Letters to my Sister in Japan — Day 20

Dear Sister,

Today felt productive. I was able to complete a series of tasks at work that had long since been overdue, and I started writing a little more on the long-form piece I was talking about. It’s not huge progress but I feel like every step is crossing a valley at this point.

Do you remember the first time I really started writing? Not rhetorical, I’m actually curious. If I think really hard, I can remember writing with red marker on a piece of paper. I can also remember my writing being really messy, with the lines that make up letters going in all sorts of crazy directions. If I think really hard, I remember the content of that paper being about Sabado Gigante and Don Francisco. Those are the only words that really jump at me when I think back to that time. I must have been four.

It was around those years that I truly enjoyed re-purposing my father’s work notebooks and drawing stick figures and other sorts of scribbles. At six years-old, I was especially happy when I drew a corridor and I applied some depth to one of my doodles in the form of a long corridor, whose supporting arches became smaller towards the center of the page. I think that was the first time I applied any sort of 3-d eye-trickery to my art and I was immensely proud. I haven’t really improved much since then.

In High School, I loved doodling. I loved doodling peoples’ backs or their faces, but only if the faces were at a 3/4ths view. If you look at the diagram above, 3/4ths are faces 2 and 10.

Did you ever dig through my old notebooks? I know that while I was in college my bedroom was completely barren, and you and my mom could look through my stuff if you wanted. I have a strong suspicion you guys were super nosey and dug everything you could. I don’t think I was a particularly unique case when it came to the angsty stuff I wrote down or the lame shit I drew. And for the most part, I think you and my mother both understood.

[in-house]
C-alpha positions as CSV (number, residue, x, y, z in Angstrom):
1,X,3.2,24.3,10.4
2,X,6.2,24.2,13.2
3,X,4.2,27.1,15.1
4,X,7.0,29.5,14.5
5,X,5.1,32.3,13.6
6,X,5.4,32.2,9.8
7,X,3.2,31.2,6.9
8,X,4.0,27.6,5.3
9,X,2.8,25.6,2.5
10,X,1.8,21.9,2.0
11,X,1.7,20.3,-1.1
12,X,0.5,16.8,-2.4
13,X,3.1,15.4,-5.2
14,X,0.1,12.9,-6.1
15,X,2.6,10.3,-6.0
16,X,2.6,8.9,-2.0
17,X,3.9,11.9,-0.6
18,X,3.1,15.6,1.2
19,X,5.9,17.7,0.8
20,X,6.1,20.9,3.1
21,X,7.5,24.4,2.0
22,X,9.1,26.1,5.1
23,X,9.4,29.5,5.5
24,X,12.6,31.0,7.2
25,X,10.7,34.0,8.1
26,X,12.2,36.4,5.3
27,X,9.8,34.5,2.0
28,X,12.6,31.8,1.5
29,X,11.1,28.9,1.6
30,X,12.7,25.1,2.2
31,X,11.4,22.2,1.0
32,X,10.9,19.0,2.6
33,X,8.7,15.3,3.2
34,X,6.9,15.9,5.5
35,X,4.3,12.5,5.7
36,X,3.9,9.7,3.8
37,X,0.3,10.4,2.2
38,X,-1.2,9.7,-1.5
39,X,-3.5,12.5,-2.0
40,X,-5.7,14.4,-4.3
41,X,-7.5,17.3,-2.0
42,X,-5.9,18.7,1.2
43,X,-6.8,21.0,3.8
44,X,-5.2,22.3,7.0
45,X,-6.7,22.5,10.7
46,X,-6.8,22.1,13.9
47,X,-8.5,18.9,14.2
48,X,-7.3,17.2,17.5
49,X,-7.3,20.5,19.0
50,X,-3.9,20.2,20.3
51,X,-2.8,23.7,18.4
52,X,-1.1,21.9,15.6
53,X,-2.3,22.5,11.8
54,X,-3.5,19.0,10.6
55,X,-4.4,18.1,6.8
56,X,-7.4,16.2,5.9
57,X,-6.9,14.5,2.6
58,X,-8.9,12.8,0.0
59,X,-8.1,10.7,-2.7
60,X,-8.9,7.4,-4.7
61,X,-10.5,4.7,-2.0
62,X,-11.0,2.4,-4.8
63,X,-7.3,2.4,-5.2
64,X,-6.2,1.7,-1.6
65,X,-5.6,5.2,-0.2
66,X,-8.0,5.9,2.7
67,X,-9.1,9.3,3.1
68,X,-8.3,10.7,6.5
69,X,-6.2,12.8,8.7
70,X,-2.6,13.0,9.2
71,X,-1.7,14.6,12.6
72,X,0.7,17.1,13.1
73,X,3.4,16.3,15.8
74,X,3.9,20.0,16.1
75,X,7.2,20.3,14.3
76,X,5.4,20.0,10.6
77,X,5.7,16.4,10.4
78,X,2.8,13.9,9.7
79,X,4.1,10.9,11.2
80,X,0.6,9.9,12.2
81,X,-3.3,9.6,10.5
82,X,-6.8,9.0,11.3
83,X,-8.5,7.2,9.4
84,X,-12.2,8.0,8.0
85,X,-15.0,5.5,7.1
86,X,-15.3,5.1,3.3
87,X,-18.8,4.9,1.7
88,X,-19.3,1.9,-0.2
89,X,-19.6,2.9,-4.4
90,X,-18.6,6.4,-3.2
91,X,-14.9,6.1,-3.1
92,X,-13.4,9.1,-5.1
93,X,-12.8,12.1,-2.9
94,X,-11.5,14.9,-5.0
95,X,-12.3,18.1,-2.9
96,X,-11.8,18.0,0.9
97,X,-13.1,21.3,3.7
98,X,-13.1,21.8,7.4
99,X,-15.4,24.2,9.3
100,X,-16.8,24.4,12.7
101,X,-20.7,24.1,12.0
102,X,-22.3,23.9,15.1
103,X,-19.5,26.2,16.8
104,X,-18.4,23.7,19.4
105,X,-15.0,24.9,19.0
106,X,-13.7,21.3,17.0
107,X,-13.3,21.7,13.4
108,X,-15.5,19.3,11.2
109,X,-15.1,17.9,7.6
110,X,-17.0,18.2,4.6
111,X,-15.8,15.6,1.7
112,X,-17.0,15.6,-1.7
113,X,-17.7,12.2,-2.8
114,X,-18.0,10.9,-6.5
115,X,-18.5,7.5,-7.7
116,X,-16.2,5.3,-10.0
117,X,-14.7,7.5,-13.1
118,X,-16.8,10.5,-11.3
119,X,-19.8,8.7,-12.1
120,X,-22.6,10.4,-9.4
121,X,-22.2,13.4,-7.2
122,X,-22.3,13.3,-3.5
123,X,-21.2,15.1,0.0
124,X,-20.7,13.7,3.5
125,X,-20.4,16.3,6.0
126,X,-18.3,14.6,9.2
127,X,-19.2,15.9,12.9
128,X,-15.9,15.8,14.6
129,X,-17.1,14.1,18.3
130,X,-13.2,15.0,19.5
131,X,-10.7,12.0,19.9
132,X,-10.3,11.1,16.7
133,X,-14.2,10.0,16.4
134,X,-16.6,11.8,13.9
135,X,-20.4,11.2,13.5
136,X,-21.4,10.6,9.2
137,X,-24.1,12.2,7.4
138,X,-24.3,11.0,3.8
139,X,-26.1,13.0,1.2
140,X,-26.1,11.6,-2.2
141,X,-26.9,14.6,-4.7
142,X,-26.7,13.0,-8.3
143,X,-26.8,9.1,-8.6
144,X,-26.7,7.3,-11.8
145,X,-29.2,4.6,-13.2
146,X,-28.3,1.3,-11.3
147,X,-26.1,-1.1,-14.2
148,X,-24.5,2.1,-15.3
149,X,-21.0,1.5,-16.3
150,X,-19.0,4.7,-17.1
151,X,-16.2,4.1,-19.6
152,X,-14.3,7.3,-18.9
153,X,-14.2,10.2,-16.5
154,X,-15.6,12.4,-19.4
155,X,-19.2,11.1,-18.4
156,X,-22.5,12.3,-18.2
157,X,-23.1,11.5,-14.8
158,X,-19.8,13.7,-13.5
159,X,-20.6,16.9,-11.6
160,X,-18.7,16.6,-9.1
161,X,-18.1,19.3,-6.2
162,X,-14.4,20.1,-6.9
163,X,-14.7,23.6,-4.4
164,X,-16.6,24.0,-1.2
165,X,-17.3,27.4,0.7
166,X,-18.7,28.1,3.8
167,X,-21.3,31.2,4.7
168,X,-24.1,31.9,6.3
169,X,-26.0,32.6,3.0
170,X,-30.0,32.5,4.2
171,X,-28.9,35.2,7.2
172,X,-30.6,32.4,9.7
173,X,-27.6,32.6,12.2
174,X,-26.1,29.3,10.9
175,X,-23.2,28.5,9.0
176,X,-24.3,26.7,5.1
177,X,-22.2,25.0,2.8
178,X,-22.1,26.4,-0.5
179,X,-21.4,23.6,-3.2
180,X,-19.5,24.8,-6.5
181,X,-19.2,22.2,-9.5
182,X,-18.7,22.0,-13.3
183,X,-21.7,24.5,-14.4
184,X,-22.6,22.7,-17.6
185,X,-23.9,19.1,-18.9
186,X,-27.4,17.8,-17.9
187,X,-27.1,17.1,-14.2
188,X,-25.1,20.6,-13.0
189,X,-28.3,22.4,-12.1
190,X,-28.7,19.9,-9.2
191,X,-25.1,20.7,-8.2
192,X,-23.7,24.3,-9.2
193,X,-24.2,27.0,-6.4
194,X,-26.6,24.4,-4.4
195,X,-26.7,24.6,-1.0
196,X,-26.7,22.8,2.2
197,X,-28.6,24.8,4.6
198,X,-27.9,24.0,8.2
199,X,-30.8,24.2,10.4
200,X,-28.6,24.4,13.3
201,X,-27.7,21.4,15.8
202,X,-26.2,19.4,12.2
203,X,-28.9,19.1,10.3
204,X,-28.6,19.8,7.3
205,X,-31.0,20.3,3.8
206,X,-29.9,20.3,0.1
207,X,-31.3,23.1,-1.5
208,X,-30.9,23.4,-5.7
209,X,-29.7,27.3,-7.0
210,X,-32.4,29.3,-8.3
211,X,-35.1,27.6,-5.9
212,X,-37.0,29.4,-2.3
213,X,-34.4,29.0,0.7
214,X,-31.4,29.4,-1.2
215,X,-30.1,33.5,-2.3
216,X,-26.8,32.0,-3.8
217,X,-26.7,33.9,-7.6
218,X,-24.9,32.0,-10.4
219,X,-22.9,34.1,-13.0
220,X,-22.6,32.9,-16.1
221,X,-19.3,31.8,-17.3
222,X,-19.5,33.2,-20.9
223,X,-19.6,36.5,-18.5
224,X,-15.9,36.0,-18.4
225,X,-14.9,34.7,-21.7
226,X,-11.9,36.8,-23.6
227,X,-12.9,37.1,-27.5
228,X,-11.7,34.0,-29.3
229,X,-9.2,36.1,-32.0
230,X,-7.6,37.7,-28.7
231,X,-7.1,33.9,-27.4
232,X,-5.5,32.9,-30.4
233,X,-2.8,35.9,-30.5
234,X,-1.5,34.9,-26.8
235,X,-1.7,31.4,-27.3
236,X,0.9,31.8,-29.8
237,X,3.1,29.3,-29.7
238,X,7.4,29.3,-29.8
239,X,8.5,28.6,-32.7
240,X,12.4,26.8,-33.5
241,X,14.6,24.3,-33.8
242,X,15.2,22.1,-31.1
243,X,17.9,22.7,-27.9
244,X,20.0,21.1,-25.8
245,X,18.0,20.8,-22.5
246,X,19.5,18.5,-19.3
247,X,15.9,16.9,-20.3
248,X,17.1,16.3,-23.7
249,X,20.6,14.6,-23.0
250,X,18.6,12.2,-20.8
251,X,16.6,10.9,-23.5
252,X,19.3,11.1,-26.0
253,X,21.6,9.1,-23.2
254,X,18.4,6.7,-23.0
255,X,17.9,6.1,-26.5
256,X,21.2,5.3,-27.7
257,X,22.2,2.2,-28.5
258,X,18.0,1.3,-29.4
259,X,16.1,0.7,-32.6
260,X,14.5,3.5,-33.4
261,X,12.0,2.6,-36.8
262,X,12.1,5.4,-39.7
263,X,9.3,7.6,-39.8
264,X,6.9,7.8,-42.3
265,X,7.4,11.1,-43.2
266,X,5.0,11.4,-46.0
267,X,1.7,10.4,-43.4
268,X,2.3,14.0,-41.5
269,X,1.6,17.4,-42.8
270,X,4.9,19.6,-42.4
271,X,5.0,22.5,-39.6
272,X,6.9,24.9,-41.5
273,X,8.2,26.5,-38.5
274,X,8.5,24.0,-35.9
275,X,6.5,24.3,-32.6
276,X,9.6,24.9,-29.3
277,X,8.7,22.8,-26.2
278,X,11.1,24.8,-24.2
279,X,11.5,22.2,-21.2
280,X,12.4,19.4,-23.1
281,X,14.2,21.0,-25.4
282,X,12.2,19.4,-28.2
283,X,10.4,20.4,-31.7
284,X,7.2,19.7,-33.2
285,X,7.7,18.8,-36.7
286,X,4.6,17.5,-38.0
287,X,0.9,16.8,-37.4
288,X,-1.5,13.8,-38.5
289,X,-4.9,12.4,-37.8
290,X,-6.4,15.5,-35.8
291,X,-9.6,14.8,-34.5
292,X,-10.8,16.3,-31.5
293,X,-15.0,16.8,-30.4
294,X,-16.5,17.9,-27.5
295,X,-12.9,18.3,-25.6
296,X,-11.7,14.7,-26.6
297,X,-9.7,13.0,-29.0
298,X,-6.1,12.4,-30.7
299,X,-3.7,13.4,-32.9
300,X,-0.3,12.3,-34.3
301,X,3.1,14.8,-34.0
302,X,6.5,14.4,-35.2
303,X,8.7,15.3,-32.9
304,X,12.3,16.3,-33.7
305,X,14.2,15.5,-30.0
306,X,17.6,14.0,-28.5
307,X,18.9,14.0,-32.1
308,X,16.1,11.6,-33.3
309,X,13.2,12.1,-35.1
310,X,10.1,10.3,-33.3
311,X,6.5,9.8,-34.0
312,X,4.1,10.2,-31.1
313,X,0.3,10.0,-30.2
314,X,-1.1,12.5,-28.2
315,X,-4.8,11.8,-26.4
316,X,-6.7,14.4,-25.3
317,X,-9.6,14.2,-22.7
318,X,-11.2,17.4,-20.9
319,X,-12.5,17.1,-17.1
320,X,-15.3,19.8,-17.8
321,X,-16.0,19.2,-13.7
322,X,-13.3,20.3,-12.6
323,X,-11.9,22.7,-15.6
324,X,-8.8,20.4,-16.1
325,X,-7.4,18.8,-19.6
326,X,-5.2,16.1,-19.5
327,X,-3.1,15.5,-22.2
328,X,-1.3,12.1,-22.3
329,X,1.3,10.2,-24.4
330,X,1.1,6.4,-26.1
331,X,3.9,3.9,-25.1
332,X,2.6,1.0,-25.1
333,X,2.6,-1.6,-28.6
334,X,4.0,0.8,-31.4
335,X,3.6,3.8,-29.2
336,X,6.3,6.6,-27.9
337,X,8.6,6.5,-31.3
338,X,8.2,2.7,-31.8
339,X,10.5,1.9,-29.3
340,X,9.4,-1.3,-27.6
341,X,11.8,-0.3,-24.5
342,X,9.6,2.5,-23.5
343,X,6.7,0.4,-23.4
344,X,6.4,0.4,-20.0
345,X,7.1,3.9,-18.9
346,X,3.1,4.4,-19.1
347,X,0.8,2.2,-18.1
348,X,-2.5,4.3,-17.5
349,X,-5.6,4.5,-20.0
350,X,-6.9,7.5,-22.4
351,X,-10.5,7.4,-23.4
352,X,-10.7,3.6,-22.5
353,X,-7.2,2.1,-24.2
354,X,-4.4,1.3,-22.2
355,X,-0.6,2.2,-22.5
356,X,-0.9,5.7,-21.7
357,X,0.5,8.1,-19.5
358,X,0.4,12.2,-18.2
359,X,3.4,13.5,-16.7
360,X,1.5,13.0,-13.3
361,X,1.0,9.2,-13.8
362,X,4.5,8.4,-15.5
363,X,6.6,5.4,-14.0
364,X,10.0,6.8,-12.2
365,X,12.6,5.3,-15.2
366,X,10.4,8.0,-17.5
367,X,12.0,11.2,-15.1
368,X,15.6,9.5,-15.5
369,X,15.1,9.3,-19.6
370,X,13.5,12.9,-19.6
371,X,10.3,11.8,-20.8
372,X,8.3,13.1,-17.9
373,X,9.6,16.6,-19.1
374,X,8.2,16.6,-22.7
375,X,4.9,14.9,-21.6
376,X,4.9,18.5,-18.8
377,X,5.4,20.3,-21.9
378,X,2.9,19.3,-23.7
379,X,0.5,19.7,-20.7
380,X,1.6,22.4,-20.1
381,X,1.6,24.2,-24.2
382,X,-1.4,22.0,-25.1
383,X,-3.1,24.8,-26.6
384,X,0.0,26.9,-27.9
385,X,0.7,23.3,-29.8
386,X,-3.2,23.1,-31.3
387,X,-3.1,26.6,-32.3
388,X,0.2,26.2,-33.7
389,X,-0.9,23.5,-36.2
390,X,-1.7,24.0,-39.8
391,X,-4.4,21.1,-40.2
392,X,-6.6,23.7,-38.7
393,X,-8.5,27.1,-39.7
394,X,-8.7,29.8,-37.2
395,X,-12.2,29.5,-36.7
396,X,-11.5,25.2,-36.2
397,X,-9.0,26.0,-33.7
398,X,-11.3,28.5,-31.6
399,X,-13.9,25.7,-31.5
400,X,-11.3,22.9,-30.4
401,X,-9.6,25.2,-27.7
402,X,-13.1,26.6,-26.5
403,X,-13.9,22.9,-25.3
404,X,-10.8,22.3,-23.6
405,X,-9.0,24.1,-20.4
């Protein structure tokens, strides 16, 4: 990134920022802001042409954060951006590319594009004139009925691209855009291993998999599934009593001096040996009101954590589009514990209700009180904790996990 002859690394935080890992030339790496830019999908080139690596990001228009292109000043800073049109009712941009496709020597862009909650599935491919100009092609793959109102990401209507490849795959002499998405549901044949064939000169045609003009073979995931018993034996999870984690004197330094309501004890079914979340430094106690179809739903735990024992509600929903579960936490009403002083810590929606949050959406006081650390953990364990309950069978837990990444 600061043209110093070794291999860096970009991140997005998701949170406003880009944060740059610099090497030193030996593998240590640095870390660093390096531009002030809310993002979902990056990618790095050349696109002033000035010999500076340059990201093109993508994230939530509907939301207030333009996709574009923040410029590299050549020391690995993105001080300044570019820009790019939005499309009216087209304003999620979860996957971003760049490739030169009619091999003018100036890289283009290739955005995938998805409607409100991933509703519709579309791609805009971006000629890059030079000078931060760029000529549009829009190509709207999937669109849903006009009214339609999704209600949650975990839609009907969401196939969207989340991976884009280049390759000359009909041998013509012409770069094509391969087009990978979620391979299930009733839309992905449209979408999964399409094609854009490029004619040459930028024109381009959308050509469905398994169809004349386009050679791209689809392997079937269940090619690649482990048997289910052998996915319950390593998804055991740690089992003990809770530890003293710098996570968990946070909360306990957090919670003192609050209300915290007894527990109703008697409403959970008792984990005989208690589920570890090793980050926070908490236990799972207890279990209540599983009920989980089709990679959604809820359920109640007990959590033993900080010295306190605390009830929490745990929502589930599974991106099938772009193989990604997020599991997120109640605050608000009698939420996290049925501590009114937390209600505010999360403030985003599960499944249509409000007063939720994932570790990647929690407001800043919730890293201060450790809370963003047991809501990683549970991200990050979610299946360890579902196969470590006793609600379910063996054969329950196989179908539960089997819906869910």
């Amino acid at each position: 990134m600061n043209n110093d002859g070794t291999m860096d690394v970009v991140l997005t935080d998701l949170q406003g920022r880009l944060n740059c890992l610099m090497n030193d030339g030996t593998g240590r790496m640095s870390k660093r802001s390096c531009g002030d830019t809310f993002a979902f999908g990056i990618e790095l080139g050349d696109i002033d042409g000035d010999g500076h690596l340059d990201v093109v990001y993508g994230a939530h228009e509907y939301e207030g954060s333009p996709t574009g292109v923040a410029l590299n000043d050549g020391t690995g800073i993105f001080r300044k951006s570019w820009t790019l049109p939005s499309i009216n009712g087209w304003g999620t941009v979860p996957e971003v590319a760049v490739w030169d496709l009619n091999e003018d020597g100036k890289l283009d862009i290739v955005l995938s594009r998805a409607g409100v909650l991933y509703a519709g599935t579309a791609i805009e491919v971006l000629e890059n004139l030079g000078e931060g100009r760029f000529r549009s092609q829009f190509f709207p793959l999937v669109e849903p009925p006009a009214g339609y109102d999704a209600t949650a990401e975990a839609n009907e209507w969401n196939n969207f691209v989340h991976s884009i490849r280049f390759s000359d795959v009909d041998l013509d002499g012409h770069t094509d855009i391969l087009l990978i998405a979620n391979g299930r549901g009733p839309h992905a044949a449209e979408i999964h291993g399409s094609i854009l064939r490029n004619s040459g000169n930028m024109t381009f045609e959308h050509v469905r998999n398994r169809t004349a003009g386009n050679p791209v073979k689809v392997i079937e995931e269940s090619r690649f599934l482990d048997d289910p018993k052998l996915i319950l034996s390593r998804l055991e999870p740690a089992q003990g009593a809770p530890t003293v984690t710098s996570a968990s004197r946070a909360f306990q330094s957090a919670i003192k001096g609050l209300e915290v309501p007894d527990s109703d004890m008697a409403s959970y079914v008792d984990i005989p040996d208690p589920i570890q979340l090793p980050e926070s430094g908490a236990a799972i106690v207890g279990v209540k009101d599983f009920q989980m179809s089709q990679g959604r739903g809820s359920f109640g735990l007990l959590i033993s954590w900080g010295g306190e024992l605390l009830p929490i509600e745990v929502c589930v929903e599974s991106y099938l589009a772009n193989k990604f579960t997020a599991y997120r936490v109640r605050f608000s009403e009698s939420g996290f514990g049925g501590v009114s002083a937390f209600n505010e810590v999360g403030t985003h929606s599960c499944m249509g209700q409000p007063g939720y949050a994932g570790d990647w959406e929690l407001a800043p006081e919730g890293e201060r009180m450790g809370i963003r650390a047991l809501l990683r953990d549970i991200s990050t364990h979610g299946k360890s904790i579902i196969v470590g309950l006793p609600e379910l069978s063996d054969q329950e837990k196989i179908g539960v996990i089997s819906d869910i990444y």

What’s it like to raise a child and to see them develop ideas of their own? What kind of thoughts run through your head when the little baby boy that could barely spell their own name, or say “because”, eventually grows into a young man copying down amateur poetry, or writing stories about robots and gamers? What if you don’t agree with the views, the ideas, or the philosophies that child has adopted?

I’m only asking these things because lately, all I could think about is self-expression and the relationships between parents and their children. On Ellen, there was a little boy that practiced make-up application, and she awarded him with all sorts of stuff. I didn’t know this kid existed until I caught a post on Twitter where someone used a video of that boy and asked: “what would you do if this was your son?”

Responses ranged from disgust to supportive to ambivalence. If I ever had son, and that son wanted to practice make-up, I’d encourage it. There’s far too many people that outright ignore their own naturally-occurring interests for the sake of pleasing others or because their passions are not that practical.

Tell me, sister: what was your biggest passion growing up? What’s your biggest passion now? What do you think you excel at? What’s your special skill? It’s something I always wondered.


Your Little Brother